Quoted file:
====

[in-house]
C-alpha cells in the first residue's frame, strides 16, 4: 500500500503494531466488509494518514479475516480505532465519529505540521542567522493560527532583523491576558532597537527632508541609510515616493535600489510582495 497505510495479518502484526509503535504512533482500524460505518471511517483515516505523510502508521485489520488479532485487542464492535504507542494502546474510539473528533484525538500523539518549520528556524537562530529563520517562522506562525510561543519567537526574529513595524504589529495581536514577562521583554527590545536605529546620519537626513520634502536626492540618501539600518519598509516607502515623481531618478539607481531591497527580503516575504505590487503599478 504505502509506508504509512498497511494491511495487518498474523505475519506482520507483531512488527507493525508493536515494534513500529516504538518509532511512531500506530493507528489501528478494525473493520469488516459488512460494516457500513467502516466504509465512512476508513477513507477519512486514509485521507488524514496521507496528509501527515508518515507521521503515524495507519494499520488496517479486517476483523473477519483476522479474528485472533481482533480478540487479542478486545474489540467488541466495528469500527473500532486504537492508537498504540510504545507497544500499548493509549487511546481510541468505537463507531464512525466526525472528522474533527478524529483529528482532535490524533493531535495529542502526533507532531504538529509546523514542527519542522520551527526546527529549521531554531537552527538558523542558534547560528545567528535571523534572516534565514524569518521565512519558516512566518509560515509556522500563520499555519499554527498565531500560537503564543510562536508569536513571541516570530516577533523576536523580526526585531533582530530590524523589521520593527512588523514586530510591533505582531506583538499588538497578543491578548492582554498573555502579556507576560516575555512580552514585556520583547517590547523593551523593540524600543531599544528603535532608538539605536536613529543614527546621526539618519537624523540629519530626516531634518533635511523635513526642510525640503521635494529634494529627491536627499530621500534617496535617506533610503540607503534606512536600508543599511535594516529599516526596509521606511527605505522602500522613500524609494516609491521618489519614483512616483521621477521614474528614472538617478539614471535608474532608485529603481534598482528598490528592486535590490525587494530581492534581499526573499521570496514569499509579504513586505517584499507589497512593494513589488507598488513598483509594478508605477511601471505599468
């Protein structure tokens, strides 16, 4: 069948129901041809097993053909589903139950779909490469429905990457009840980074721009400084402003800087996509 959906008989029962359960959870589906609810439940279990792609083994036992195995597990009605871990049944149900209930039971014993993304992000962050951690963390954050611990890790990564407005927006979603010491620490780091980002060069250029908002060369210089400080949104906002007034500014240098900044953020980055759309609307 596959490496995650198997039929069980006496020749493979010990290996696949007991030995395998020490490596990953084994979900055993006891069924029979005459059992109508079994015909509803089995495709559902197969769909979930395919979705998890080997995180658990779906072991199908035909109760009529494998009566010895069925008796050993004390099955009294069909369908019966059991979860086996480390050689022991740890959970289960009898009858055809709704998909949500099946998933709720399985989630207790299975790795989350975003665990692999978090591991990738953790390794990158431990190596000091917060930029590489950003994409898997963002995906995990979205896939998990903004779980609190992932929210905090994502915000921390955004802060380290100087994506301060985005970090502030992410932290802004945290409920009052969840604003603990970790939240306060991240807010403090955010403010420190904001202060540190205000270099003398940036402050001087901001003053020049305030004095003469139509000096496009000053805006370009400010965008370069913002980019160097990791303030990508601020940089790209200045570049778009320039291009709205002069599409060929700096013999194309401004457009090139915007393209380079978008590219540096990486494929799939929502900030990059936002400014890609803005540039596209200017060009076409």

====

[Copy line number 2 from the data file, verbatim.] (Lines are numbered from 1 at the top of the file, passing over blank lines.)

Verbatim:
C-alpha cells in the first residue's frame, strides 16, 4: 500500500503494531466488509494518514479475516480505532465519529505540521542567522493560527532583523491576558532597537527632508541609510515616493535600489510582495 497505510495479518502484526509503535504512533482500524460505518471511517483515516505523510502508521485489520488479532485487542464492535504507542494502546474510539473528533484525538500523539518549520528556524537562530529563520517562522506562525510561543519567537526574529513595524504589529495581536514577562521583554527590545536605529546620519537626513520634502536626492540618501539600518519598509516607502515623481531618478539607481531591497527580503516575504505590487503599478 504505502509506508504509512498497511494491511495487518498474523505475519506482520507483531512488527507493525508493536515494534513500529516504538518509532511512531500506530493507528489501528478494525473493520469488516459488512460494516457500513467502516466504509465512512476508513477513507477519512486514509485521507488524514496521507496528509501527515508518515507521521503515524495507519494499520488496517479486517476483523473477519483476522479474528485472533481482533480478540487479542478486545474489540467488541466495528469500527473500532486504537492508537498504540510504545507497544500499548493509549487511546481510541468505537463507531464512525466526525472528522474533527478524529483529528482532535490524533493531535495529542502526533507532531504538529509546523514542527519542522520551527526546527529549521531554531537552527538558523542558534547560528545567528535571523534572516534565514524569518521565512519558516512566518509560515509556522500563520499555519499554527498565531500560537503564543510562536508569536513571541516570530516577533523576536523580526526585531533582530530590524523589521520593527512588523514586530510591533505582531506583538499588538497578543491578548492582554498573555502579556507576560516575555512580552514585556520583547517590547523593551523593540524600543531599544528603535532608538539605536536613529543614527546621526539618519537624523540629519530626516531634518533635511523635513526642510525640503521635494529634494529627491536627499530621500534617496535617506533610503540607503534606512536600508543599511535594516529599516526596509521606511527605505522602500522613500524609494516609491521618489519614483512616483521621477521614474528614472538617478539614471535608474532608485529603481534598482528598490528592486535590490525587494530581492534581499526573499521570496514569499509579504513586505517584499507589497512593494513589488507598488513598483509594478508605477511601471505599468